Digging Taro In Maui

One traveller gets to the root of Hawaiian cuisine 


 

For early Hawaiians, taro, the tropical root vegetable that tastes somewhat like a sweet potato, represented life itself. 

For me, grunting and digging into unyielding earth, taro is kind of having the opposite effect. As the sun corkscrews into the back of my neck and sweat stings my eyes, I pry with my shovel’s tip, hunched in the heat. Taro, it seems, is killing me.

A few days earlier, I’d arrived in Maui with a plan. Instead of just being a tourist, I’d get my hands dirty, work the fields that provide organic produce for many of the island’s restaurants and then follow it right to the table. I’d experience authentic Hawaiian culture, live the whole farm-to-fork thing and learn some valuable life lessons.

But Kaanapali, the 4.8-kilometre idyllic stretch of palm trees, gentle waves and resorts that is heralded as one of the best beaches in America, quickly washed away my work ethic. Digging for taro can wait, I thought to myself. I’m digging the Maui scene, baby. 

For a while, I lived like a sunburned king. Nibbling freshly cut pineapple and sipping local Bikini Blonde Lager, I spent my hours tilted backwards in my oceanfront lounger at the Hyatt Regency Resort, overlooking paradise and feeling deeply relaxed. 

Then the time came to drive with Chef Chris Schobel of Kaanapali’s oceanfront Hula Grill (now chef/owner of Fat Daddy’s Smokehouse) up to Ho‘opono Farm, deep in the West Maui hills. 

We made this scenic trip along Highway 30 to dig for taro, part of the menu Schobel had planned for Kaanapali Fresh, one of Maui’s growing string of culinary events that showcase local farmers, ranchers, fishermen and chefs.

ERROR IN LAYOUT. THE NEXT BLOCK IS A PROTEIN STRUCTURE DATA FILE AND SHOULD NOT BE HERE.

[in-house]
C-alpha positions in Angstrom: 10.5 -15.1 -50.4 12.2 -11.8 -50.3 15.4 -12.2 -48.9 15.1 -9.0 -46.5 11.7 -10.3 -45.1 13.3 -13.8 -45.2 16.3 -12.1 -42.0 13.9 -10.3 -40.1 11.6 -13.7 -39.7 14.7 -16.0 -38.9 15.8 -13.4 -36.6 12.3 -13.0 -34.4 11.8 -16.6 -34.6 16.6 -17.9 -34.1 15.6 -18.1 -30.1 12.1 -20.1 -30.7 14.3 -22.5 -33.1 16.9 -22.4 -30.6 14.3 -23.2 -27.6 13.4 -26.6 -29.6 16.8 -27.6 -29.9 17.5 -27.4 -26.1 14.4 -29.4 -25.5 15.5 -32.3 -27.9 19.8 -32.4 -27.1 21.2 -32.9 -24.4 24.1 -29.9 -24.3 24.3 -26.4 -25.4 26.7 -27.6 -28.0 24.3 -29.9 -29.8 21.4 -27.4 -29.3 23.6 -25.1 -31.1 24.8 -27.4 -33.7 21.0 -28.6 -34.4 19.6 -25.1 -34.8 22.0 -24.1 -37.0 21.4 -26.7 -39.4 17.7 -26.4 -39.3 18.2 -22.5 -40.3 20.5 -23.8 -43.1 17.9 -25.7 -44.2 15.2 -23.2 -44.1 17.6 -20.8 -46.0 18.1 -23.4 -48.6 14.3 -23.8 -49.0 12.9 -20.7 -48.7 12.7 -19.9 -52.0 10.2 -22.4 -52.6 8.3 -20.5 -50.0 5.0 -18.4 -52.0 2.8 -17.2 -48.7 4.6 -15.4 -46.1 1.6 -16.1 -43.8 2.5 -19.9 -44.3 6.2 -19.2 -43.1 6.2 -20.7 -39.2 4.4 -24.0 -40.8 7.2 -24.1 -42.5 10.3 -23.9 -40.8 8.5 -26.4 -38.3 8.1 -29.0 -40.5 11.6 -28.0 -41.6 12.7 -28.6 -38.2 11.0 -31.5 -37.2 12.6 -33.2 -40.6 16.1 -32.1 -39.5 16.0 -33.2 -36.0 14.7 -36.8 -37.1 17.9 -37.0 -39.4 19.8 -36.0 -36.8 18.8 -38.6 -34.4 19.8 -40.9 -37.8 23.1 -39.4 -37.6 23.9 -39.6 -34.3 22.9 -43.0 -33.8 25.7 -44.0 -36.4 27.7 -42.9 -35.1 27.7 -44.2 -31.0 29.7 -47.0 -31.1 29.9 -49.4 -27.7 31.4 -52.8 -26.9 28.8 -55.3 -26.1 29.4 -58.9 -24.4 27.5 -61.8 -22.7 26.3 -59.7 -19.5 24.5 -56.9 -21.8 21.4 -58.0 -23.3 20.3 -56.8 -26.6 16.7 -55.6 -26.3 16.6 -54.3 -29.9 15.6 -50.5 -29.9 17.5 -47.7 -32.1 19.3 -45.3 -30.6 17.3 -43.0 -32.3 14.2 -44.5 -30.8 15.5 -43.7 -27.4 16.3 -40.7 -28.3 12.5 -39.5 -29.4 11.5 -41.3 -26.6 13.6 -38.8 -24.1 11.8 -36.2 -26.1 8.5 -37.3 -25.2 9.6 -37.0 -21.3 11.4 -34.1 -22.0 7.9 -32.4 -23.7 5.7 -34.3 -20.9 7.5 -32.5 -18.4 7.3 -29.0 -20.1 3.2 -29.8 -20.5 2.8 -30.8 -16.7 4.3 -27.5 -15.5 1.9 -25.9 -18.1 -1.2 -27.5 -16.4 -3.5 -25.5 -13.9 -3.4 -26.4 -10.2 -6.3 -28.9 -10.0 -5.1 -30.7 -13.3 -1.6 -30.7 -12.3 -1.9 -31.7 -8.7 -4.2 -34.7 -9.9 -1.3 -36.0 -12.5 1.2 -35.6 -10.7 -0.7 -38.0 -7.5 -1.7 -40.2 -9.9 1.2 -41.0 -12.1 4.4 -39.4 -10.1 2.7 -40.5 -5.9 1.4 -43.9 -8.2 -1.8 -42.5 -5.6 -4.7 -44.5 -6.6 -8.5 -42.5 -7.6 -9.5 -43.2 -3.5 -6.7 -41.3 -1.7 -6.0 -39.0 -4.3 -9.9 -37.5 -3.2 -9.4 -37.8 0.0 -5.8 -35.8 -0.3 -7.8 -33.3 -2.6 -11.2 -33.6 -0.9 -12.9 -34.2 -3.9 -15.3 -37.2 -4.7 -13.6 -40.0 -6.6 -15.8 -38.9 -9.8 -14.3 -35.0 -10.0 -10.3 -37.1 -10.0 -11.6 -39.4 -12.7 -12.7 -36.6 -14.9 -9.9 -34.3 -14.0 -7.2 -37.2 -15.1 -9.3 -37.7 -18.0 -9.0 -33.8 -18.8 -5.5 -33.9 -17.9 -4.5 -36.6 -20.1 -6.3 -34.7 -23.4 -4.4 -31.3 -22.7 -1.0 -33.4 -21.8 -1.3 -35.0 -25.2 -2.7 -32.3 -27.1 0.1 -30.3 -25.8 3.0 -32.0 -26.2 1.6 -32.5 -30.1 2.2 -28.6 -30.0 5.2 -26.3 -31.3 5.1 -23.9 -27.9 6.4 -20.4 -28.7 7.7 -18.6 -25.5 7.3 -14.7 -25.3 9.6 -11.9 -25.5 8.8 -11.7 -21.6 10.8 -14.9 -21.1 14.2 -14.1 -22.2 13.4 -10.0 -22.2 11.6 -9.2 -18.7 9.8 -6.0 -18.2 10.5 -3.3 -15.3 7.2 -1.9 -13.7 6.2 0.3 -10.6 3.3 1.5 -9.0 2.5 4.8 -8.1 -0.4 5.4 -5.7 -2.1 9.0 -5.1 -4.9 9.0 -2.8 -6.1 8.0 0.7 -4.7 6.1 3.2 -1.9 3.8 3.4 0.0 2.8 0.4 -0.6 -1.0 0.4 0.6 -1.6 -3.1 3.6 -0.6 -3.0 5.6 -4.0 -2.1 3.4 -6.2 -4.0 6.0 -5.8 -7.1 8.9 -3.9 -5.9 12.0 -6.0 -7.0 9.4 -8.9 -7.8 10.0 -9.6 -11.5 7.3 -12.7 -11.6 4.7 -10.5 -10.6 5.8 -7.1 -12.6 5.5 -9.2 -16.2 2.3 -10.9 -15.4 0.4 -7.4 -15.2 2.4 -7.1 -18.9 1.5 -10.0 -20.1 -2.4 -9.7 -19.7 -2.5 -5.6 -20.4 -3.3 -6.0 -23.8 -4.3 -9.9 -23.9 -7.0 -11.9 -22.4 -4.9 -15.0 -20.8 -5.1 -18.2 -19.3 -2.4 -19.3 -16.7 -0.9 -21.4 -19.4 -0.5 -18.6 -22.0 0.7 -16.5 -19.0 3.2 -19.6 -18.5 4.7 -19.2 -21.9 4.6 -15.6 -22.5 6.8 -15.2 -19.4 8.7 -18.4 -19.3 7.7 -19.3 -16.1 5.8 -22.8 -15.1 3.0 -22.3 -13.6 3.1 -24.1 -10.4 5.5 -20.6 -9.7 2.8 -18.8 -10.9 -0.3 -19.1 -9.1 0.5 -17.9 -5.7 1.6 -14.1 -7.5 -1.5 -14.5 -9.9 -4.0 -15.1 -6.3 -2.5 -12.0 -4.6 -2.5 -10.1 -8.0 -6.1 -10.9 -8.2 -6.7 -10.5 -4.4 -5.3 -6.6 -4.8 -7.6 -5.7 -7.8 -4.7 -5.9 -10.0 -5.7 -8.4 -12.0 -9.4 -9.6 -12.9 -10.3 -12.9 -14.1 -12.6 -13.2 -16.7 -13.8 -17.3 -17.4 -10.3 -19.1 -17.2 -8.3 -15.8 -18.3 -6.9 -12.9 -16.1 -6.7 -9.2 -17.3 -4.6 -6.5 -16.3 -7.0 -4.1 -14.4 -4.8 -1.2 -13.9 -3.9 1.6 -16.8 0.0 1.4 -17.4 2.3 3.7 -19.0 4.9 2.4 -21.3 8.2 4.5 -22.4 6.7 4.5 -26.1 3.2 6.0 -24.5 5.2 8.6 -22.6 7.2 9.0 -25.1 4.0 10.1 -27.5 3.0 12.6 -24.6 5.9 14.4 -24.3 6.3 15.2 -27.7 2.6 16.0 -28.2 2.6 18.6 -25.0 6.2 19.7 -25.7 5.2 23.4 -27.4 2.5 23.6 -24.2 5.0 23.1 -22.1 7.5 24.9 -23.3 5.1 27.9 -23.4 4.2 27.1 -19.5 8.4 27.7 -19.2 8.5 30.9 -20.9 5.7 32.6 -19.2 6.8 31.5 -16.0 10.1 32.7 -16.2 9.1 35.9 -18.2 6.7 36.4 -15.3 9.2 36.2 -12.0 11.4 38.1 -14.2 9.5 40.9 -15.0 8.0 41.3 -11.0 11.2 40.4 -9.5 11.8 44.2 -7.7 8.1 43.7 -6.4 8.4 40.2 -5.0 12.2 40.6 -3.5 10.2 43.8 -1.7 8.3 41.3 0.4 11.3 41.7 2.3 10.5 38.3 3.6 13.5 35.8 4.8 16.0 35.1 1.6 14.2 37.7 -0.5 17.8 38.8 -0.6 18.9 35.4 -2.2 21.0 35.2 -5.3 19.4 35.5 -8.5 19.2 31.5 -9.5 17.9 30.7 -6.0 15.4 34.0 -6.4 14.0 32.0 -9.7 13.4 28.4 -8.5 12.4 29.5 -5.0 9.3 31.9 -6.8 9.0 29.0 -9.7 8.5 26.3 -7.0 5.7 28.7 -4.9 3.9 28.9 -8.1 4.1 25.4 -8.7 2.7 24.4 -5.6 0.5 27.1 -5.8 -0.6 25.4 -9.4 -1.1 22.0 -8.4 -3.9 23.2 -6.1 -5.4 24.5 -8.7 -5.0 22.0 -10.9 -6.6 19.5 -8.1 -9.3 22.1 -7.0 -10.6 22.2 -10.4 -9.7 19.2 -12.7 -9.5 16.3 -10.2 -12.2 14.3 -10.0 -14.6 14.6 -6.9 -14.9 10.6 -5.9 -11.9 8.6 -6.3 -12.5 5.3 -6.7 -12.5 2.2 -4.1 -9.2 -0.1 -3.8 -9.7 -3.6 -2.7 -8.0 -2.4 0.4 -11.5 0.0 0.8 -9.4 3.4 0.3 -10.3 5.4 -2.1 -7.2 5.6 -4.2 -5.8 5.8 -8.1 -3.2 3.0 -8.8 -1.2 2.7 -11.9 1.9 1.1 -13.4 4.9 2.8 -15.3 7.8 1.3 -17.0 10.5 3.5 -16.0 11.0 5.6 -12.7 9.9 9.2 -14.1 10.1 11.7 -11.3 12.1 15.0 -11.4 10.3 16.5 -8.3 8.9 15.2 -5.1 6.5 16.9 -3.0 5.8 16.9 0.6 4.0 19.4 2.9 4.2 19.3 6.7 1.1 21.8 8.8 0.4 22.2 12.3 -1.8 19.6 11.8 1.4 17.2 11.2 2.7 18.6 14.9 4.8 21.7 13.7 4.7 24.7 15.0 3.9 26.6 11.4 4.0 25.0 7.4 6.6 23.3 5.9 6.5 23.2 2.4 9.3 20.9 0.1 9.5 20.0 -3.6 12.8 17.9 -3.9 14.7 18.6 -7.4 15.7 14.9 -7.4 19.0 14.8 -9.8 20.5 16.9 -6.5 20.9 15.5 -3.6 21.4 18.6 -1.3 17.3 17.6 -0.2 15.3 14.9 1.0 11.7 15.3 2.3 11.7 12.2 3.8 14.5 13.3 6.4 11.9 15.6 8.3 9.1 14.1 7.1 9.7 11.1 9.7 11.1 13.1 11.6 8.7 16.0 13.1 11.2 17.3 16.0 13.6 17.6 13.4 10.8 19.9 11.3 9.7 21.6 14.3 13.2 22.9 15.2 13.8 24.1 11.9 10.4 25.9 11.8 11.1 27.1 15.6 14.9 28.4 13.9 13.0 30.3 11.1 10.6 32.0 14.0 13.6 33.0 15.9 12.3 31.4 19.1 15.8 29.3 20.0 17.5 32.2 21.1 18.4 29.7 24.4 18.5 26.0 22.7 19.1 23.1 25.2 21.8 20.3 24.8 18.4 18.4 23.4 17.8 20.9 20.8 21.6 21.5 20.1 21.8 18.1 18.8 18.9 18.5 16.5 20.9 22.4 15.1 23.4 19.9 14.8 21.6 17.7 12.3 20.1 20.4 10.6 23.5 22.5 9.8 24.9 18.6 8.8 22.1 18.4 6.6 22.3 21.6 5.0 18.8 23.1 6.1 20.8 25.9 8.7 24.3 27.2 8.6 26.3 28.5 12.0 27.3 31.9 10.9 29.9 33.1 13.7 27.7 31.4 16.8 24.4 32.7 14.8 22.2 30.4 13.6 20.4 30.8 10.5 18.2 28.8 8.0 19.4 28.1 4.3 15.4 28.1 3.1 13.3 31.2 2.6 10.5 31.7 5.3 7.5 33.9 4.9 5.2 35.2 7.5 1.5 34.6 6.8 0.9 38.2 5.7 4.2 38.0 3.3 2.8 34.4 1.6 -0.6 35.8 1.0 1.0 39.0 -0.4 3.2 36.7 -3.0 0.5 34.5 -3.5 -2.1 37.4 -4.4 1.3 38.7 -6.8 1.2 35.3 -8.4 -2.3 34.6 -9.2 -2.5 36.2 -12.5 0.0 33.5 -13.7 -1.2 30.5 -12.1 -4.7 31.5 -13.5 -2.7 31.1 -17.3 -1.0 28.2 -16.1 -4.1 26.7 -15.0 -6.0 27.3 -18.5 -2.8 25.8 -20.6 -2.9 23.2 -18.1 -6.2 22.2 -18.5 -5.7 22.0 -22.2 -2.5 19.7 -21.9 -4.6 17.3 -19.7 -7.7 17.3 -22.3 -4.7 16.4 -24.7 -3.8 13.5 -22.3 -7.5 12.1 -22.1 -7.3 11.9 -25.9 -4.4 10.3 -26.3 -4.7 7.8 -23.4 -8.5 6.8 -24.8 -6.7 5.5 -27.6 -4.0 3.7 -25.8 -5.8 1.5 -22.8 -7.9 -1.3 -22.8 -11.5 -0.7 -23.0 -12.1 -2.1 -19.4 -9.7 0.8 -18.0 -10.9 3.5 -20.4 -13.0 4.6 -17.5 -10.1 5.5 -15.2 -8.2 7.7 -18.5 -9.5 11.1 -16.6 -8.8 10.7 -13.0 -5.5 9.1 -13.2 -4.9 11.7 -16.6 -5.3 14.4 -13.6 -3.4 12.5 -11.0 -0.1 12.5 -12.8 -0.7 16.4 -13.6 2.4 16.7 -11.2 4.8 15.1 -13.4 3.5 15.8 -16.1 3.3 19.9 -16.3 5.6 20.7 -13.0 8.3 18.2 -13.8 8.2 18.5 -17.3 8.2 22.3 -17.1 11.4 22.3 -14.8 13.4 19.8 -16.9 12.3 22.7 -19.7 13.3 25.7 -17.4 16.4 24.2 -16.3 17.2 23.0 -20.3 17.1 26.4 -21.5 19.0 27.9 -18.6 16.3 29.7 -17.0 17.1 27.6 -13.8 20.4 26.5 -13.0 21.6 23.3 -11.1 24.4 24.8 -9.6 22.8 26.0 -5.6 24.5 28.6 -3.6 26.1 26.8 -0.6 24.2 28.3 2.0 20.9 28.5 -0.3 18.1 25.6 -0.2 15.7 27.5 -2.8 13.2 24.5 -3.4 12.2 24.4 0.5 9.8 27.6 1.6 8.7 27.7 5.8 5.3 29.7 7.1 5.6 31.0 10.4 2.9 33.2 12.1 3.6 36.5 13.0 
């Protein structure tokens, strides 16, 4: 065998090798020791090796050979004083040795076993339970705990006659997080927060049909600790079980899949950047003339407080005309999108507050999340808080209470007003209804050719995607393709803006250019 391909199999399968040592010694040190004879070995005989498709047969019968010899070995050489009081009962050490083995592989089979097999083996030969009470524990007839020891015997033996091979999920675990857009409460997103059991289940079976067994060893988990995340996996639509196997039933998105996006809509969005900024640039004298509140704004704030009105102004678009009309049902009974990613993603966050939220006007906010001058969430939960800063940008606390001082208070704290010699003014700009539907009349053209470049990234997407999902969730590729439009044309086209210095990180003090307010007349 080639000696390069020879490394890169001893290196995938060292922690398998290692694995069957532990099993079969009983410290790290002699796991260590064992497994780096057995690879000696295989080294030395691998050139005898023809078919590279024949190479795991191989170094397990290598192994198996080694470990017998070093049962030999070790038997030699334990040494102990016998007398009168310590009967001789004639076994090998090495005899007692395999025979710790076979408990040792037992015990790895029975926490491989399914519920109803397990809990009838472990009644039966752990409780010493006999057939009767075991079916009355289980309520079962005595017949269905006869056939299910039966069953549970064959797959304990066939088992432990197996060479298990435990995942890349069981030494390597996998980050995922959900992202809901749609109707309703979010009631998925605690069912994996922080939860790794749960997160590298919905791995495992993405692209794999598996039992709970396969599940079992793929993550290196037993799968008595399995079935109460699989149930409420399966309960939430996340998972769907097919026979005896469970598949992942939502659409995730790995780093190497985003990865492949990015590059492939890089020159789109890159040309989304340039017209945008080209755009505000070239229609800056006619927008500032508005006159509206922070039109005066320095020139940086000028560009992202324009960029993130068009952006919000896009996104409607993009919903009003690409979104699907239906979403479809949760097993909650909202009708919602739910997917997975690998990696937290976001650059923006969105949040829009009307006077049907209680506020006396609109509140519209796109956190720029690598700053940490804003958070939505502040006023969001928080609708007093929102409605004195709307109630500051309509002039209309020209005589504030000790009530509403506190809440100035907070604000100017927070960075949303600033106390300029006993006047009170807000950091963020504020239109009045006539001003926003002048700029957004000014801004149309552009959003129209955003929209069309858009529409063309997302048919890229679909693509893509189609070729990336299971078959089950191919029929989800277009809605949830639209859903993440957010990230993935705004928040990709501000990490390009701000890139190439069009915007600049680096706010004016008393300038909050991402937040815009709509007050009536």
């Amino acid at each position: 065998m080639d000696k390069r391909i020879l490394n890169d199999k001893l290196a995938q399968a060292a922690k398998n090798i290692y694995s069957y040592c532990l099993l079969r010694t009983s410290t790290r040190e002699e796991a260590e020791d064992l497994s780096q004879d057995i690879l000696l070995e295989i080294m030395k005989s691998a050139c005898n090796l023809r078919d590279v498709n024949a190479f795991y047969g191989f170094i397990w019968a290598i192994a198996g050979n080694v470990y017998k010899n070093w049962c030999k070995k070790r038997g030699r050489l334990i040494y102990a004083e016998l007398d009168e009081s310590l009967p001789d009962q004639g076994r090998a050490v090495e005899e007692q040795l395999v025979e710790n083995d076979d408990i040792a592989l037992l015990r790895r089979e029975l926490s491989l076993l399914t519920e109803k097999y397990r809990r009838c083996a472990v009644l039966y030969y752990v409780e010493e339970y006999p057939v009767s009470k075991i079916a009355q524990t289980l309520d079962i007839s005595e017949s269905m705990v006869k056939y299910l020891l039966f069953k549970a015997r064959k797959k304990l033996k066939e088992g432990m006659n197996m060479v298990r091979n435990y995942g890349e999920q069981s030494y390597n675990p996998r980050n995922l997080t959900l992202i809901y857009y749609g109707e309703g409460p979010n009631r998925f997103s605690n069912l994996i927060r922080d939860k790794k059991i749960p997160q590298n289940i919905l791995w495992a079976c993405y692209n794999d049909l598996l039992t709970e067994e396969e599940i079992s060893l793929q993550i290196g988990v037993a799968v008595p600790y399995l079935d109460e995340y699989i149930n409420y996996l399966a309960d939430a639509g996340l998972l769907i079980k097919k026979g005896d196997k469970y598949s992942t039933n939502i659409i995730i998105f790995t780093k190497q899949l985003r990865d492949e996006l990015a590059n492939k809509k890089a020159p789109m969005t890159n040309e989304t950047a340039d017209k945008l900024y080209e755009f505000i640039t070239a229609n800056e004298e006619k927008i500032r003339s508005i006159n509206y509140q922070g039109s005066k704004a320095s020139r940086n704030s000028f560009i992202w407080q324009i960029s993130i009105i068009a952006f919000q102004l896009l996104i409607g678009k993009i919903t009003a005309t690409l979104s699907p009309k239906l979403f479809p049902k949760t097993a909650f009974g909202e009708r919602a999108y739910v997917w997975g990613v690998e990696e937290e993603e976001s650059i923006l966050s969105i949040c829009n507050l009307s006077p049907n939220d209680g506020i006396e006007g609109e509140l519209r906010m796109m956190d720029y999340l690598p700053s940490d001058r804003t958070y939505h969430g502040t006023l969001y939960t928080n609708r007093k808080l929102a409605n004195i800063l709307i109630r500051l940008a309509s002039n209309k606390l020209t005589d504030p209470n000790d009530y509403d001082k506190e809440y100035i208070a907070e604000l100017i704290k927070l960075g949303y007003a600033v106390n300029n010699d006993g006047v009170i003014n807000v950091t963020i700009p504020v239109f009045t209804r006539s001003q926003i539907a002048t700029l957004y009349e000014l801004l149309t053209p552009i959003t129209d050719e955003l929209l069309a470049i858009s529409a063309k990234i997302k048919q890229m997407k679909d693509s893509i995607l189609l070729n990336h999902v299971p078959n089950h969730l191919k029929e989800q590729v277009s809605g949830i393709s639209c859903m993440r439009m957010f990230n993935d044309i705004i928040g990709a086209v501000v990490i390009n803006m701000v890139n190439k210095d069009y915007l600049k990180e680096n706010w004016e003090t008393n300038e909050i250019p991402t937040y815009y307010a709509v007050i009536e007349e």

It’s an understatement to call taro, and its mashed form, poi (traditionally eaten with fingers), the staple of Hawaiian cuisine, explains Sarah Vowell in her excellent book about Hawaii’s past, Unfamiliar Fishes. The vegetable is literally rooted in Hawaiian history and mythology; those who grow taro are the eyes of the land. When taro is harvested, it is viewed traditionally as a time to rejoice and eat the land. 

The land, however, appears to be eating me as I dig deeper. And I am not rejoicing. 

The taro lies just far enough beneath the surface to require stomping on the shovel to get purchase on the soil. Sometimes, I have to fall to my knees, reach down and yank hard on the pineapple-sized tubers to free them. Farm co-owner Dave Horsman works at least twice as fast as me, leading me to learn my first life lesson of the trip: I ain’t no farm boy.

It takes about an hour to unearth 10 kilograms of taro. Schobel and I stuff them into five big bags then return to the Hula Grill, where I use a potato peeler to prep the taros while sweating in front of a sweltering Kiawe wood fire. Life lesson No. 2: I’m not really cut out for the kitchen, either. 

Schobel makes chips from the taro, atop which he delicately balances a sustainable Kona Kampachi fish tartar with a Japanese-style mayo, radish sprouts, tarragon, capers, citrus fruit and fish roe. Later that night, I help serve the chips to customers. The taro chips are a hit, but there is one final lesson here. 

Given all that’s required to go from farm to fork, I realize I work best as a member of the counter culture. Come to Maui and that’s where you’ll find me, bellied up to the counter, ordering beer and taro chips, digging nothing more than the dreamy beachfront scenery. 

Getting There: WestJet flies to Maui six times a week from Vancouver. 

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